Current Issue Summary
Dec 2020 (Vol. 60, Issue 4):
Does Athletes’ Performance Influence a Sponsor’s Stock-Market Value? Assessing the Effects of Sponsored Athletes Who Represent Japan in International Tournaments
The answer to this article’s title question is an emphatic “Yes”. Keiya Mori, Tatsuaki Morino and Fumiko Takeda (all at University of Tokyo) write: “Regardless of the sporting results, stock prices (of Japanese sponsors) reacted positively to the participation of athletes selected as country representatives in international tournaments.” Other factors that determined a strong outcome included when “sponsored athletes performed well; when the sponsorship contract was longer; if the athlete was from the same country as the sponsor, and if the brand is in a sports-related category.”
In understanding the relationship between market reactions and athletes, the research argues that sporting success typically yields greater fan support, media coverage, and exposure to the assets of brand sponsors. “As more consumers come to view a sponsor’s brand more favorably, this likely will increase their demand for the sponsor’s goods or services,” the authors noted.
These conclusions drew on an assessment of a group of major sponsors that are well-known brands on the Tokyo Stock Exchange. In all, the study featured three figure skaters, two golfers, a speed skater, a gymnast, a boxer, a swimmer and a marathon runner. Collectively, they competed in 170 tournaments between 1991 and 2017. Specifically, the study used a series of “windows” comparing periods during which events might be expected to impact the daily stock price, and timeframes when they would not. Among the sporting factors included in the analysis were:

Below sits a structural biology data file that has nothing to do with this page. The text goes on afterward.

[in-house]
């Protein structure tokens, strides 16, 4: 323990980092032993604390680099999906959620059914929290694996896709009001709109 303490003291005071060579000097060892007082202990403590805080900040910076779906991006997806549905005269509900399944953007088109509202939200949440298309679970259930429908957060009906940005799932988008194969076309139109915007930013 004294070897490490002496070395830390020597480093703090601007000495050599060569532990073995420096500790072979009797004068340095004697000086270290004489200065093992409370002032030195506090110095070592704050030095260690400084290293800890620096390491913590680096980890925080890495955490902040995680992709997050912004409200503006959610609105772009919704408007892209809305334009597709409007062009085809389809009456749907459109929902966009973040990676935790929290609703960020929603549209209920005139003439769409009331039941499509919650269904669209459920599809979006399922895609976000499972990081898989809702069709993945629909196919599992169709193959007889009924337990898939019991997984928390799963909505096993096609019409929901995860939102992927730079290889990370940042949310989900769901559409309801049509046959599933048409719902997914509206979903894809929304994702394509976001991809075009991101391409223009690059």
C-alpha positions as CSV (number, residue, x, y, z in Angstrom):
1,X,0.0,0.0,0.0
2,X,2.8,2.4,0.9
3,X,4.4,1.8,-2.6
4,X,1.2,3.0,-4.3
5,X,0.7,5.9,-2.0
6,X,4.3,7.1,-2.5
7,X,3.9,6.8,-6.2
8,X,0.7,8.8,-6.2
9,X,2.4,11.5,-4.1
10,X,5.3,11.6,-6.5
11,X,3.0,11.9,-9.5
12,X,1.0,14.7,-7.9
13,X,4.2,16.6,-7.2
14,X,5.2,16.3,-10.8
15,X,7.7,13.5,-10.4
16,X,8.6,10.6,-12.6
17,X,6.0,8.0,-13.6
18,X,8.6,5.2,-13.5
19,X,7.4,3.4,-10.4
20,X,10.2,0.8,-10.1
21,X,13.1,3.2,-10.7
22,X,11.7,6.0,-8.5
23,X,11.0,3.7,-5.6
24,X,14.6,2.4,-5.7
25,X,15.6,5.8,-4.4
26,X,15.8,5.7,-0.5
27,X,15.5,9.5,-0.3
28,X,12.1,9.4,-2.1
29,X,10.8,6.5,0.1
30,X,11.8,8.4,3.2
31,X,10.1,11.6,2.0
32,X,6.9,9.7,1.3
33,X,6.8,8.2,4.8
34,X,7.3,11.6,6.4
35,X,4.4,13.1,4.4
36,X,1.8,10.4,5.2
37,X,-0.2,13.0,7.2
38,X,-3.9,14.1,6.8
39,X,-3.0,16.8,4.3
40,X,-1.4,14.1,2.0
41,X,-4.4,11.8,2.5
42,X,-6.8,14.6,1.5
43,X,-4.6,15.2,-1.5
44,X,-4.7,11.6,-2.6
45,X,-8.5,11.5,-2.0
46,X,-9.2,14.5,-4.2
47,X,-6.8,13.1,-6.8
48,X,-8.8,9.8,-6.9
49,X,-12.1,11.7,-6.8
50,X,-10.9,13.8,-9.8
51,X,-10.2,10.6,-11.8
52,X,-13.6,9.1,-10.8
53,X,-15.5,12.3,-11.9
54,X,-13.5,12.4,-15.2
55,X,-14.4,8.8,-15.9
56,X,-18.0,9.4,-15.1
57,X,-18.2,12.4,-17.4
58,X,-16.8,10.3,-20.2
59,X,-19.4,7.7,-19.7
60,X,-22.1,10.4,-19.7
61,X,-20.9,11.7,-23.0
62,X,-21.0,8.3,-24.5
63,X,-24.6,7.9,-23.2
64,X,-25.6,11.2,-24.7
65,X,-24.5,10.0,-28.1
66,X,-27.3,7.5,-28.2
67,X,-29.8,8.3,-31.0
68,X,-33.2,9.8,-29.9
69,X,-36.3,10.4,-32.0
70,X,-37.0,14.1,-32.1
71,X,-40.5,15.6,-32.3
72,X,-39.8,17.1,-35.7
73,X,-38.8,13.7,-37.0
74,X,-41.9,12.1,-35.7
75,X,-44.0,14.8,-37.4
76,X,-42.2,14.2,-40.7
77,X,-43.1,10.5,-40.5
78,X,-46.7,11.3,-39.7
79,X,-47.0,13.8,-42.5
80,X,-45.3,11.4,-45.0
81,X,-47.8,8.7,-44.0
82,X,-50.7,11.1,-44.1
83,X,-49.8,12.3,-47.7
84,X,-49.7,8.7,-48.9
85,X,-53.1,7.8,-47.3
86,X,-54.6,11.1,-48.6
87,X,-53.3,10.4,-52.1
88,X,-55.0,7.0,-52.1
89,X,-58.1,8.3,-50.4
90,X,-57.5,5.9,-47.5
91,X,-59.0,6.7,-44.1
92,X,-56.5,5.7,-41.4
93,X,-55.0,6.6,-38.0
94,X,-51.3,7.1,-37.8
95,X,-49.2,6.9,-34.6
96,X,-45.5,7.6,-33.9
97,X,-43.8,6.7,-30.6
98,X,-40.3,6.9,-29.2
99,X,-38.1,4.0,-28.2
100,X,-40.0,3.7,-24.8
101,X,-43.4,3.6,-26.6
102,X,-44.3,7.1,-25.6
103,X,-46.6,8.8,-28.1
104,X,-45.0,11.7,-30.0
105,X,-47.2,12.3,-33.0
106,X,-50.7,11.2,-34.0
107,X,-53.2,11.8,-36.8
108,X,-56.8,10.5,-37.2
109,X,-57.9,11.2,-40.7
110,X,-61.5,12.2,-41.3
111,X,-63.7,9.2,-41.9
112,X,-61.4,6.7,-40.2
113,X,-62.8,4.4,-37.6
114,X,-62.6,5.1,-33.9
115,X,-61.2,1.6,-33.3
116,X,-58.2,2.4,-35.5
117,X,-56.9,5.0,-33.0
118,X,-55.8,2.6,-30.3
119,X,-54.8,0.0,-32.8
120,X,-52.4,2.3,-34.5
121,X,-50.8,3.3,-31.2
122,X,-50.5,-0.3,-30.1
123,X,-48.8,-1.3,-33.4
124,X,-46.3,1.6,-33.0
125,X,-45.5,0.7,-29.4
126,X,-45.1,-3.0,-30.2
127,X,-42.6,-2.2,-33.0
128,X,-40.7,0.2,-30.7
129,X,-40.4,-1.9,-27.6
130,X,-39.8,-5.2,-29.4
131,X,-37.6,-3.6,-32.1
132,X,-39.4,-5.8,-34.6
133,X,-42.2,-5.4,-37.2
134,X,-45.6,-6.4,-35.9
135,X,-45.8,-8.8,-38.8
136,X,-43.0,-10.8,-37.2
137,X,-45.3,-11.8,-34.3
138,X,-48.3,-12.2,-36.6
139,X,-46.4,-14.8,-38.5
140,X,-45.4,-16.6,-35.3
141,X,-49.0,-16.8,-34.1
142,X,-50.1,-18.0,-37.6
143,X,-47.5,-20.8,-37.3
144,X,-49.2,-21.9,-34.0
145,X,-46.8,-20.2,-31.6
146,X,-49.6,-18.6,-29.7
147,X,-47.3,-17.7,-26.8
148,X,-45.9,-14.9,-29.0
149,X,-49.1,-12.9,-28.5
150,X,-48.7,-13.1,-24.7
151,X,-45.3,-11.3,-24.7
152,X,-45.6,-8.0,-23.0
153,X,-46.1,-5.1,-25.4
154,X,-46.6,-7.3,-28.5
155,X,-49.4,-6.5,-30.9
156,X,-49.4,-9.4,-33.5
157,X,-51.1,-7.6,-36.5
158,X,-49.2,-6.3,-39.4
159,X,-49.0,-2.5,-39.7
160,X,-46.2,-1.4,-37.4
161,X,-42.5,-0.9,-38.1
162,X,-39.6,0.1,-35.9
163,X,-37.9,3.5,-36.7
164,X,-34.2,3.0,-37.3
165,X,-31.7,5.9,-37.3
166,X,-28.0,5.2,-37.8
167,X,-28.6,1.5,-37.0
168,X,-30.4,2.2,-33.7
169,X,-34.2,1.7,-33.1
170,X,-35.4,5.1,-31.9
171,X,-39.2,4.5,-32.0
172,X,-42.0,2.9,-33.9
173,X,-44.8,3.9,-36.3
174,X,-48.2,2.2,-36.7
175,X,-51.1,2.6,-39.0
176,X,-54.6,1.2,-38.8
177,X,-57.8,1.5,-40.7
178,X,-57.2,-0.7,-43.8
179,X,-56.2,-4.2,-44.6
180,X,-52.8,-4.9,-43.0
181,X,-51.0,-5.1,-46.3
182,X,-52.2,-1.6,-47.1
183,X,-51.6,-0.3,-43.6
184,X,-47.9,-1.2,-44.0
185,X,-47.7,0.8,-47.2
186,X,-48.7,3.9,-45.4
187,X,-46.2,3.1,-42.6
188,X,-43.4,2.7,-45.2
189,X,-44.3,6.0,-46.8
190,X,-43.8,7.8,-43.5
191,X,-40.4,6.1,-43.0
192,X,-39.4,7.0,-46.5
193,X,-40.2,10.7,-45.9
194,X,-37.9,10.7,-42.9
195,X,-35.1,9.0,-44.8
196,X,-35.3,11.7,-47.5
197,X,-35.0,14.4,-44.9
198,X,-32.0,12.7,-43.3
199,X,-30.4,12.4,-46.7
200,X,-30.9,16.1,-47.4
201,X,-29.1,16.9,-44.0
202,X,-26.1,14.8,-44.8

- whether the sponsored athlete ranked third place or better in their event;
- the length of a contract (if the event occurred a year from the start of the deal);
- whether the athlete was Japanese or from another country;
- whether the sponsor was in a sports-related business.
The interaction of the various factors also was considered.
The Olympic Games similarly was broken out among the data, in case it delivered higher returns, as was the variable of an athlete having multiple sponsors. Another factor was whether newspapers reported other important news about a sponsor in the event “window,” which was termed a “confounding event.” In all, the authors found no “significant results for the relationship between market reactions and multiple sponsors, the Olympic games, and confounding events.” In fact, “sponsoring a less-costly underdog who may perform well in an event may yield better results than sponsoring a more costly star athlete.”
Read the full article here.